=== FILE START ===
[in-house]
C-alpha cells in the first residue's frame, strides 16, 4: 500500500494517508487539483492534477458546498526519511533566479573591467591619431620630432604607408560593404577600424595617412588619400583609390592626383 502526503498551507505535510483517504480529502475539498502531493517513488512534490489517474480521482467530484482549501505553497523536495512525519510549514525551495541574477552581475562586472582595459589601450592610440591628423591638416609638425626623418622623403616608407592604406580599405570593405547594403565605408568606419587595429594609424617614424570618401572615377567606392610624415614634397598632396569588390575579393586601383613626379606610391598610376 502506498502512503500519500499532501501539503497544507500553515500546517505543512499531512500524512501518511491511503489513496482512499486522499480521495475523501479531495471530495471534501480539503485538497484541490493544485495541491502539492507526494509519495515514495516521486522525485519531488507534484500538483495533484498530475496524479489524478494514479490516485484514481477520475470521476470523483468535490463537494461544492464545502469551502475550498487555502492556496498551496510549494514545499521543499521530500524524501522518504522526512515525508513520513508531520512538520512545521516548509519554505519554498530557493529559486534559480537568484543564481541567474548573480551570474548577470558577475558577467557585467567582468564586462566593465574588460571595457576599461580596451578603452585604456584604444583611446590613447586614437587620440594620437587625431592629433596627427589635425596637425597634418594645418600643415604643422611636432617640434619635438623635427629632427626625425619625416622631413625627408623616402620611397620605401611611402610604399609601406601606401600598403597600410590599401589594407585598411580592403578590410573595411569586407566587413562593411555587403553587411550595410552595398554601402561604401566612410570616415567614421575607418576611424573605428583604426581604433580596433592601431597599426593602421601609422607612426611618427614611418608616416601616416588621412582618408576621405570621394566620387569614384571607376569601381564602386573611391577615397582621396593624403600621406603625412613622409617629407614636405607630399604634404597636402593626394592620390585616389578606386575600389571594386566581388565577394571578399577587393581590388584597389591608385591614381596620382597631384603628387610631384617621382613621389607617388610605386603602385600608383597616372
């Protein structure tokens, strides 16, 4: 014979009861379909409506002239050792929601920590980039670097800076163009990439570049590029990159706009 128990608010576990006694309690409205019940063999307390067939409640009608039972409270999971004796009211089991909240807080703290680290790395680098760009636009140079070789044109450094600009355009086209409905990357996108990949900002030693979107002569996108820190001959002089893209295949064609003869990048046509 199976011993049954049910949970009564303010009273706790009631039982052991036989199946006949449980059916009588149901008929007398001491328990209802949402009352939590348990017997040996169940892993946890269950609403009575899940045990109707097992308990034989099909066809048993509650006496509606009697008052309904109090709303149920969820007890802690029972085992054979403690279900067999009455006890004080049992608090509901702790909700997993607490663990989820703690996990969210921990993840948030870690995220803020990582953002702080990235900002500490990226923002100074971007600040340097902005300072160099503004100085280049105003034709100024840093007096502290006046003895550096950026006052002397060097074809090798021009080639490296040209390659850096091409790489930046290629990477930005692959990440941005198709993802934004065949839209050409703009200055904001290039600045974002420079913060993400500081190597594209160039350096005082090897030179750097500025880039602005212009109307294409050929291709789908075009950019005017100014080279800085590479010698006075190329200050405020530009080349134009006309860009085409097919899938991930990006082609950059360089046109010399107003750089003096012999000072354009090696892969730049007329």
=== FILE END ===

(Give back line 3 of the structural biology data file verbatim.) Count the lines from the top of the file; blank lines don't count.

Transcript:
């Protein structure tokens, strides 16, 4: 014979009861379909409506002239050792929601920590980039670097800076163009990439570049590029990159706009 128990608010576990006694309690409205019940063999307390067939409640009608039972409270999971004796009211089991909240807080703290680290790395680098760009636009140079070789044109450094600009355009086209409905990357996108990949900002030693979107002569996108820190001959002089893209295949064609003869990048046509 199976011993049954049910949970009564303010009273706790009631039982052991036989199946006949449980059916009588149901008929007398001491328990209802949402009352939590348990017997040996169940892993946890269950609403009575899940045990109707097992308990034989099909066809048993509650006496509606009697008052309904109090709303149920969820007890802690029972085992054979403690279900067999009455006890004080049992608090509901702790909700997993607490663990989820703690996990969210921990993840948030870690995220803020990582953002702080990235900002500490990226923002100074971007600040340097902005300072160099503004100085280049105003034709100024840093007096502290006046003895550096950026006052002397060097074809090798021009080639490296040209390659850096091409790489930046290629990477930005692959990440941005198709993802934004065949839209050409703009200055904001290039600045974002420079913060993400500081190597594209160039350096005082090897030179750097500025880039602005212009109307294409050929291709789908075009950019005017100014080279800085590479010698006075190329200050405020530009080349134009006309860009085409097919899938991930990006082609950059360089046109010399107003750089003096012999000072354009090696892969730049007329």